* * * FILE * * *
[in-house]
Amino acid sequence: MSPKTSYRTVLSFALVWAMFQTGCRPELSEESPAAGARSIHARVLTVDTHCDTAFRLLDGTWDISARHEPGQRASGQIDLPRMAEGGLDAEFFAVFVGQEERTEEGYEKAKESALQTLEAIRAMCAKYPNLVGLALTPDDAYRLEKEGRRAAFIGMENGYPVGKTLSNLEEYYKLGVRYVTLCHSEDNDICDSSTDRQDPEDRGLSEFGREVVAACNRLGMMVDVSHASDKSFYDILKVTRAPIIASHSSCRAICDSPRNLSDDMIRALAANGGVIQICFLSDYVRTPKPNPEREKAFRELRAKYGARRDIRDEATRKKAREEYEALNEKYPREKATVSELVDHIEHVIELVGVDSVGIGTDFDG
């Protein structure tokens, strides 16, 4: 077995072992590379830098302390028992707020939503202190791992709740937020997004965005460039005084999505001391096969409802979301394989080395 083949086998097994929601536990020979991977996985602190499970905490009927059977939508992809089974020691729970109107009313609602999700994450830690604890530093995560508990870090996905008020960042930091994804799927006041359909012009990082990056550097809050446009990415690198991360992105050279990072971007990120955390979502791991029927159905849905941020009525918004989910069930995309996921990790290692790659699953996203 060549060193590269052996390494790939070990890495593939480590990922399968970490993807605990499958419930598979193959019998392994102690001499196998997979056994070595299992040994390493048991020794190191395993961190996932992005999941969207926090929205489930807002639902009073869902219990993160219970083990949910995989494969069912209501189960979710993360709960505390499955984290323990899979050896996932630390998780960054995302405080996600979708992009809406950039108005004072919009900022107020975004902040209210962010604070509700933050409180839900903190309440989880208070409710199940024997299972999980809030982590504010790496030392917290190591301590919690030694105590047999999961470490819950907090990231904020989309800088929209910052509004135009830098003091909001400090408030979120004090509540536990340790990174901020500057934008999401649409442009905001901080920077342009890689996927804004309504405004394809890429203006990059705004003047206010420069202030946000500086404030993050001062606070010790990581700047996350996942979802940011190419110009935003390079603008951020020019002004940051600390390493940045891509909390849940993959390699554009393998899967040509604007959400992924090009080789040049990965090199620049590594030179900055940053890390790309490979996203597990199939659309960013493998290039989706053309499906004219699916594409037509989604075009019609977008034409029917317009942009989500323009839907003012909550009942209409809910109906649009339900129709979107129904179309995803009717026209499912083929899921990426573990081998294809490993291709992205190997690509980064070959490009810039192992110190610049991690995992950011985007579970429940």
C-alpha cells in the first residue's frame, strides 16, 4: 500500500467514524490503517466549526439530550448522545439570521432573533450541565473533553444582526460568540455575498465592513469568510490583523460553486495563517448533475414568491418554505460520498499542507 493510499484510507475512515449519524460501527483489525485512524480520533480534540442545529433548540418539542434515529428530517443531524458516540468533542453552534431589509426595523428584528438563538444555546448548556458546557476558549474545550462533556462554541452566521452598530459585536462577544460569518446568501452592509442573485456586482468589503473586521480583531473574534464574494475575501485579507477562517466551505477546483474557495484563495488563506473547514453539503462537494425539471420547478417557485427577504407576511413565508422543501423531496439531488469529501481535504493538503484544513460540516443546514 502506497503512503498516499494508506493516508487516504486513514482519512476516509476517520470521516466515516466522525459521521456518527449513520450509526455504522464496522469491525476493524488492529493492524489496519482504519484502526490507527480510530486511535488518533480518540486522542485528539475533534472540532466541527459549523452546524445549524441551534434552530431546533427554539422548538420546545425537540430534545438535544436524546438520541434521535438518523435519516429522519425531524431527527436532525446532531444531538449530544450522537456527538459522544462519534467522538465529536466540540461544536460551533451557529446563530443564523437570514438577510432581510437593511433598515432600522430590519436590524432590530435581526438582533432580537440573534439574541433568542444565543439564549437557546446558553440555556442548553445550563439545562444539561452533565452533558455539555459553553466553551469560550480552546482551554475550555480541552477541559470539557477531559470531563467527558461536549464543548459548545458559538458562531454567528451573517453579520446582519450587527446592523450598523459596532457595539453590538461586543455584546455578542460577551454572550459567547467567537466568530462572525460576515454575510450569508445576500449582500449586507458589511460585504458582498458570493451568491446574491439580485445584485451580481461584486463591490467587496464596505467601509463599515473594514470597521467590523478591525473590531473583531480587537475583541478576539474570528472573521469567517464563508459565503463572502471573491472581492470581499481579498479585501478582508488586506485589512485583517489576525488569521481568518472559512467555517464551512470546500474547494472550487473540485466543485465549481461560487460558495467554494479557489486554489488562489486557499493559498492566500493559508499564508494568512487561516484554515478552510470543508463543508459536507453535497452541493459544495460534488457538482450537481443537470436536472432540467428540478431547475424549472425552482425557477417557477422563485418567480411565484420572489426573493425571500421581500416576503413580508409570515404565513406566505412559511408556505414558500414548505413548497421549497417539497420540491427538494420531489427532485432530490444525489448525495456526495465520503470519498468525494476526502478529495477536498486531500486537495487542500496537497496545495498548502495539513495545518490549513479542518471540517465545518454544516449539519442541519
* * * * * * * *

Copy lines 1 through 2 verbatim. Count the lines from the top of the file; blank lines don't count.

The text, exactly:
[in-house]
Amino acid sequence: MSPKTSYRTVLSFALVWAMFQTGCRPELSEESPAAGARSIHARVLTVDTHCDTAFRLLDGTWDISARHEPGQRASGQIDLPRMAEGGLDAEFFAVFVGQEERTEEGYEKAKESALQTLEAIRAMCAKYPNLVGLALTPDDAYRLEKEGRRAAFIGMENGYPVGKTLSNLEEYYKLGVRYVTLCHSEDNDICDSSTDRQDPEDRGLSEFGREVVAACNRLGMMVDVSHASDKSFYDILKVTRAPIIASHSSCRAICDSPRNLSDDMIRALAANGGVIQICFLSDYVRTPKPNPEREKAFRELRAKYGARRDIRDEATRKKAREEYEALNEKYPREKATVSELVDHIEHVIELVGVDSVGIGTDFDG